An expanded postseason means reduced effort

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Obviously, it’s a little too early to say for sure that increasing the number of teams that can make the MLB postseason will never increase the in-season level of competition for those spots. But, as I wrote at Baseball Prospectus on Wednesday, the early returns aren’t looking even a little bit promising.

In the new collective bargaining agreement reached between the league and the Players Association in March, the postseason expanded from 10 teams to 12. This was expected, as MLB’s desire for a larger postseason was one of the major points of leverage the union had coming into negotiations, and it was considered a win that the PA was able to avoid giving the league what they actually were looking for, which was a 14-team arrangement. And thank Baseba’al for that, because if you think the laissez-faire attitude of the league towards building competitive teams is bad now, just imagine how much worse it could be.

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Bargaining is ongoing, but a 14-team postseason might be dead

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There is little point in discussing the reports on the collective bargaining tax threshold at this particular moment, as this is being written during an overnight pause in negotiations between MLB and the MLBPA — the PA is speaking to its board in the morning before submitting a counter to MLB’s late-night offer. What did pop out that seems like it could stick, though, is that the league seems to have finally given up on an expanded postseason model that includes 14 teams.

Now, nothing is definite at this stage: the league could request to go back to 14 teams in their proposals, just like the PA did when they re-raised the pre-arbitration bonus pool amount to $115 million after making changes elsewhere. But the fact that MLB was willing to even entertain the idea of sticking with just 12 teams is a bit of positive news, for those who felt further expansion — unwelcome expansion — was an inevitability.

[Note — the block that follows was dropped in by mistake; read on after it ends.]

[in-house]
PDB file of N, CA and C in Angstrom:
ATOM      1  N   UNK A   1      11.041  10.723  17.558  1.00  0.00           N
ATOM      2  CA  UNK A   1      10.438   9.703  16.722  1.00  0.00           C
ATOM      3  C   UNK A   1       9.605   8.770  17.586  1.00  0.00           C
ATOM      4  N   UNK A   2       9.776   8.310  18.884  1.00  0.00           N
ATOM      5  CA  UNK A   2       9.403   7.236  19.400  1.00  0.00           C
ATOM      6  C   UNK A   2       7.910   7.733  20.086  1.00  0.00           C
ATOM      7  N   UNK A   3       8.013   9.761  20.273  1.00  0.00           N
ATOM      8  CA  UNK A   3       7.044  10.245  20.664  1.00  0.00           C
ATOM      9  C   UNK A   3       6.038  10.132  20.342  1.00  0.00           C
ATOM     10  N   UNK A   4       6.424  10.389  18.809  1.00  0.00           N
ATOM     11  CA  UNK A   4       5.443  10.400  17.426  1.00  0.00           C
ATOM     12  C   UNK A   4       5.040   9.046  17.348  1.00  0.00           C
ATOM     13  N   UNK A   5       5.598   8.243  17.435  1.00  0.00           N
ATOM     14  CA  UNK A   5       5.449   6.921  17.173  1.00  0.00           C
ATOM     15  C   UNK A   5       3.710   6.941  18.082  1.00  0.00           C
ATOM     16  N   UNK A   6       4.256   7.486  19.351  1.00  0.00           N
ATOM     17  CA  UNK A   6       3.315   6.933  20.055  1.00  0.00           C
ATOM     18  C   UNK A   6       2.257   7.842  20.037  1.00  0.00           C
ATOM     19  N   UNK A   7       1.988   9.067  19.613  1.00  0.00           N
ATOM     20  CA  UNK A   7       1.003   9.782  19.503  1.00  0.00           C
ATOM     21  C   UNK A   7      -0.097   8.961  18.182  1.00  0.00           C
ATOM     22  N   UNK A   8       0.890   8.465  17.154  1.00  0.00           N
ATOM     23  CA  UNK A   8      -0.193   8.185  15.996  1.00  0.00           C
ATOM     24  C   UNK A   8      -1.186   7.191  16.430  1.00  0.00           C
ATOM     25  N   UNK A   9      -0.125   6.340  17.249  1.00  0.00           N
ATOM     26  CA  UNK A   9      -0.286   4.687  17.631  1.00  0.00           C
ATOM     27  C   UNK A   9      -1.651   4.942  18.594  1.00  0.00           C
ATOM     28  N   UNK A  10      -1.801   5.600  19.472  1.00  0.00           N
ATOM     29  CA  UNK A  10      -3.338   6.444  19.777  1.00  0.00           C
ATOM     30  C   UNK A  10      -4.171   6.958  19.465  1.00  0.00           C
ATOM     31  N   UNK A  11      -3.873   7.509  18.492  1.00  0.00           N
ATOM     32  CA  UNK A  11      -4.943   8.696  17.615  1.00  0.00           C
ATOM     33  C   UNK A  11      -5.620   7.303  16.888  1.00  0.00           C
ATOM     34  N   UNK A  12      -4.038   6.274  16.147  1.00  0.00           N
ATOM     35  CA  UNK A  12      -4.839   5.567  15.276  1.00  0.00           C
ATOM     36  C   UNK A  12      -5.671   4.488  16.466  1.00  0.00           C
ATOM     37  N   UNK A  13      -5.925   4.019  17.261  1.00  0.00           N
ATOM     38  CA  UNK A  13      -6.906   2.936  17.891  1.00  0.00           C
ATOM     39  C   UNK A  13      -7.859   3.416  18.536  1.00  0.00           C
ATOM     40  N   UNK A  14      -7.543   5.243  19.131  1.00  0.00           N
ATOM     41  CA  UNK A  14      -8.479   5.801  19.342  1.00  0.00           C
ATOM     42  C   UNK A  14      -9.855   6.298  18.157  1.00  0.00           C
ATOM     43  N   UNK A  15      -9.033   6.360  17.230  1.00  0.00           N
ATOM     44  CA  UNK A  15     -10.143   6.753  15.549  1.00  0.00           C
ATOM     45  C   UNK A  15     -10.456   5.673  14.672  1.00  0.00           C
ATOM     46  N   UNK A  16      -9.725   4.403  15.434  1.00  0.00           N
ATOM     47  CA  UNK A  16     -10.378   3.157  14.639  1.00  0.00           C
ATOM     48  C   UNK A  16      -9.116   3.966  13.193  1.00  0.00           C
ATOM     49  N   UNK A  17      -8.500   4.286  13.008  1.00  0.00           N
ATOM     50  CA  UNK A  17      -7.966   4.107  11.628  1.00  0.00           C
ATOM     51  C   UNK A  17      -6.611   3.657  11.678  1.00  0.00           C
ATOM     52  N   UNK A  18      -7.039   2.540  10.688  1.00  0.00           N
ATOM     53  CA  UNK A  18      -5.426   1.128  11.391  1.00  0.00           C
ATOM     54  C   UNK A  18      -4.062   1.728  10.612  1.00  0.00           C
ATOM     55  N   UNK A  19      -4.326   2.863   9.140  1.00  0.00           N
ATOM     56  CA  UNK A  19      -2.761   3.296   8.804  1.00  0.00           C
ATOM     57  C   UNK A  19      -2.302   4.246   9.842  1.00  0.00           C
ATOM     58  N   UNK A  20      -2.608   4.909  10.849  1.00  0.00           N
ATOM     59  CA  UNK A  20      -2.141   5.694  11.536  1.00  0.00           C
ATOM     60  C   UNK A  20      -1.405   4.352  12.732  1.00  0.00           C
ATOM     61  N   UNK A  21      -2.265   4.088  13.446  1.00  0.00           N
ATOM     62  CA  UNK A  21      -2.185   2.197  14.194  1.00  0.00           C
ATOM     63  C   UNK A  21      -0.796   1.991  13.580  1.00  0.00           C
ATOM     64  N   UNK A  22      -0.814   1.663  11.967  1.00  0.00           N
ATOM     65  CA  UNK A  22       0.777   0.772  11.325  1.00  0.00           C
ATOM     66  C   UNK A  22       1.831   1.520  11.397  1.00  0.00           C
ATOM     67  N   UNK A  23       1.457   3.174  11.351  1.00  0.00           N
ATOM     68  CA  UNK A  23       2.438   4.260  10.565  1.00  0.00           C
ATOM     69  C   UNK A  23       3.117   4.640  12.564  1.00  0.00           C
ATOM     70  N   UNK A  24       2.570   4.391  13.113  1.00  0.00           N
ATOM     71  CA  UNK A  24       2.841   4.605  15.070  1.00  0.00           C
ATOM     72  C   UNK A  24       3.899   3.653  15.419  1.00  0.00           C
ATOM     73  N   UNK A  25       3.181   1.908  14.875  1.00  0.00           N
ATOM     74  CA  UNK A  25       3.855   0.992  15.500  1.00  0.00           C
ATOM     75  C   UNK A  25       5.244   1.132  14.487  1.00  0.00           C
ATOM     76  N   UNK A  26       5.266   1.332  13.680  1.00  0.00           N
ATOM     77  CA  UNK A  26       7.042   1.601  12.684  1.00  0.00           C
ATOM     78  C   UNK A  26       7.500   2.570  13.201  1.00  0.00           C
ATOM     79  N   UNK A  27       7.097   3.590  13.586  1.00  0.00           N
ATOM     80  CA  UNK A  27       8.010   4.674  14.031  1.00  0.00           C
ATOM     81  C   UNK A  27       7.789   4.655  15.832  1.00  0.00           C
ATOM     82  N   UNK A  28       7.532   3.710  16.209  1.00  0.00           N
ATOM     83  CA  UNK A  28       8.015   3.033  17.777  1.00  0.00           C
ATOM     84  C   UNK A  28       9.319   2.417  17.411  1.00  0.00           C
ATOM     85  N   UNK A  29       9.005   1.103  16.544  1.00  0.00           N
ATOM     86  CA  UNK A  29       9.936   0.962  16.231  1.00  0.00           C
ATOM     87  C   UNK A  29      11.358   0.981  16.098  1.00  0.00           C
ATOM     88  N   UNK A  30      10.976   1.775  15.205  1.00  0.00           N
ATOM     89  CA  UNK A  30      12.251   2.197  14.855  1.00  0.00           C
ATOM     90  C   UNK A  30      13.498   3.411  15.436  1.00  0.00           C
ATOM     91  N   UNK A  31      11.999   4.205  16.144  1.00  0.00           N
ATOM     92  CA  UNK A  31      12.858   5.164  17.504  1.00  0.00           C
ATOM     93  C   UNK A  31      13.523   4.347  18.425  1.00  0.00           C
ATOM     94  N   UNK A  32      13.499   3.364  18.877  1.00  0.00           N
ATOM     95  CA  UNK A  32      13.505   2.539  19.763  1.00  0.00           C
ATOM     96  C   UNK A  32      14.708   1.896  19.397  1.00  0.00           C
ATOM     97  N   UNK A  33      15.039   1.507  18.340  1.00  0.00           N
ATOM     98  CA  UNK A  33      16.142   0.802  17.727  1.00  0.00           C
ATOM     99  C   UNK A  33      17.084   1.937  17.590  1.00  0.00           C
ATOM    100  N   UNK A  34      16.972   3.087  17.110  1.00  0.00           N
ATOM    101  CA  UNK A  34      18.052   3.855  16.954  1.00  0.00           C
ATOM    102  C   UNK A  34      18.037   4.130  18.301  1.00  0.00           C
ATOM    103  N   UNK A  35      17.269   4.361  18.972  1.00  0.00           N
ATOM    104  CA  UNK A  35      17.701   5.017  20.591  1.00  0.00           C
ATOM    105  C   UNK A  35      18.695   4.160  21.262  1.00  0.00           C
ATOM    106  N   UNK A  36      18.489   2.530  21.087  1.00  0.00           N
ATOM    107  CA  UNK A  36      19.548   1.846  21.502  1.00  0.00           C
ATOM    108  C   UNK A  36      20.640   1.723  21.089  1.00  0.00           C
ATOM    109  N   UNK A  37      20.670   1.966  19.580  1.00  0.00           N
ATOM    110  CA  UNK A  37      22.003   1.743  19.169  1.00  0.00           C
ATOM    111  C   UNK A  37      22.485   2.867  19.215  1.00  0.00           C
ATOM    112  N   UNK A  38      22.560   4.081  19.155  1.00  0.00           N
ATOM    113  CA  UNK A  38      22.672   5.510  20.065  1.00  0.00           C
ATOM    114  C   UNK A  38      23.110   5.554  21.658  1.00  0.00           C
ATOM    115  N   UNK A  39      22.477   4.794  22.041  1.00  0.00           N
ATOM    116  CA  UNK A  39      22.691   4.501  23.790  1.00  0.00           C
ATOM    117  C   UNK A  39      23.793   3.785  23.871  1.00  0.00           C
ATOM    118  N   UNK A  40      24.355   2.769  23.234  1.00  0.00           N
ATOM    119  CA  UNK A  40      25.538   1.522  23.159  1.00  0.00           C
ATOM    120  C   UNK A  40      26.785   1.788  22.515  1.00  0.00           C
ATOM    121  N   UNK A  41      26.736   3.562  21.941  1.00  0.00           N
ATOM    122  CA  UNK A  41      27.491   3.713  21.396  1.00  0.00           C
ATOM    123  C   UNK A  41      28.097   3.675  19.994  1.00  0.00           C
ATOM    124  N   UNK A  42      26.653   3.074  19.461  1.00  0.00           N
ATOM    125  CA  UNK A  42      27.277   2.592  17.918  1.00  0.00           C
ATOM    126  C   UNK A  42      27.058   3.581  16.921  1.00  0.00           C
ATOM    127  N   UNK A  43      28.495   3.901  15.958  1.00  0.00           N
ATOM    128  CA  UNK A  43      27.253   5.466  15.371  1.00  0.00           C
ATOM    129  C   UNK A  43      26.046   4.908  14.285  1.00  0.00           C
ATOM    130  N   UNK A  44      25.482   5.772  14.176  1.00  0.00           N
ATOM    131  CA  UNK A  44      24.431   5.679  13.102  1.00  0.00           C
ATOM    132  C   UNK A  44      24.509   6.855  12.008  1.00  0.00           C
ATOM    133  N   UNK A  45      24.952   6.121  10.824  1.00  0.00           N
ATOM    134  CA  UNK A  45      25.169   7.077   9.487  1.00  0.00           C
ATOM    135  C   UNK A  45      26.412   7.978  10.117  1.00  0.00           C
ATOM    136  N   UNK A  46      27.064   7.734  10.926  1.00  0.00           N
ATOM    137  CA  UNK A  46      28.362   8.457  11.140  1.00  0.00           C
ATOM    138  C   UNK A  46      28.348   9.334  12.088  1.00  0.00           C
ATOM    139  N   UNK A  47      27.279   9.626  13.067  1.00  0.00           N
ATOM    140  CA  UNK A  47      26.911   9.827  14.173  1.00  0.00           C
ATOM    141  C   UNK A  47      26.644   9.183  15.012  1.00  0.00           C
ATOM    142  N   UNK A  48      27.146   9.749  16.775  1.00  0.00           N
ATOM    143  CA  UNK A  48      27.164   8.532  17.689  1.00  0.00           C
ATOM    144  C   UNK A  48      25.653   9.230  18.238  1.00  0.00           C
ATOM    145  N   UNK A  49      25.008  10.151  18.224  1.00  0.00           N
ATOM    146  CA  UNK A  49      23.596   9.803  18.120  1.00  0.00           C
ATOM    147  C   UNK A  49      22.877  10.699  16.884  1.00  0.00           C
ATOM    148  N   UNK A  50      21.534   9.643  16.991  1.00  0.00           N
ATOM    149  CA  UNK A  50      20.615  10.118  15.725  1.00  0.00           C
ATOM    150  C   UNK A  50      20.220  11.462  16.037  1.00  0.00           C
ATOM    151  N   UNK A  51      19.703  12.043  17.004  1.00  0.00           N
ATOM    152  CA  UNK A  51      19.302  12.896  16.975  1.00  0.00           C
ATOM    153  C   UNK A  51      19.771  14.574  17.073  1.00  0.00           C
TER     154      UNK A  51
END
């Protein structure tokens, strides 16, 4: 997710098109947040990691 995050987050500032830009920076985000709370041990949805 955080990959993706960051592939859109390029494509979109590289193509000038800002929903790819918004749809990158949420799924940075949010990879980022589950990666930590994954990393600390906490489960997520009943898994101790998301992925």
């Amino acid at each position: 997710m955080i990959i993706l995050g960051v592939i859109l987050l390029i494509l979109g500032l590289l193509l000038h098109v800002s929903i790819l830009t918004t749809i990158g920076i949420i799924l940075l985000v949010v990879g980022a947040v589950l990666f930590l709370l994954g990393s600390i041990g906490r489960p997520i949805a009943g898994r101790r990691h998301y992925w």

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On negotiating a potential expanded MLB postseason

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The MLB Players Association is correct to not give in to the owners’ idea of an economic proposal, but at some point, they’re going to need to concede some ground on the areas the league really cares about in order to bring about the kind of changes they want on their side of things. This isn’t meant to say, “hey, union, hurry it up!” or anything — take your time, guys, get that best version of a CBA no matter how long it takes — but more as a warning that some version of an expanded postseason is likely on the way.

The owners, obviously, want an expanded postseason. They want it for two reasons. The first is that more postseason rounds and games means larger (and maybe even more) national television contracts to broadcast postseason games. The second is that teams can make it to the postseason more often without actually trying to, which will help combat the idea that a significant chunk of the league regularly isn’t putting in anything close to their best effort, or any effort at all. After all, they just made the postseason!

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No expanded MLB postseason in 2021, but what about 2022?

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There will not be an expanded postseason to conclude MLB’s 2021 campaign. We know this for a fact at this point, since the health and safety protocols for the upcoming season declared as much, but the league certainly tried to make it otherwise for a while there. A few proposals were sent to the Players Association in an attempt to reopen bargaining on the issue, to no avail.

We cannot conclude from this, though, that there will not be an expanded postseason going forward. All we know for sure is that the postseason this year will look like it did back in 2019, that the 2020 expansion was, for now, simply a way to recoup some revenues that would not otherwise be collected in a shortened, fan-less regular season. In the long run, though, 2020 could serve as an experiment and framework for a more permanent expansion of the postseason. And we’ll know if that’s the case sooner than later, too.

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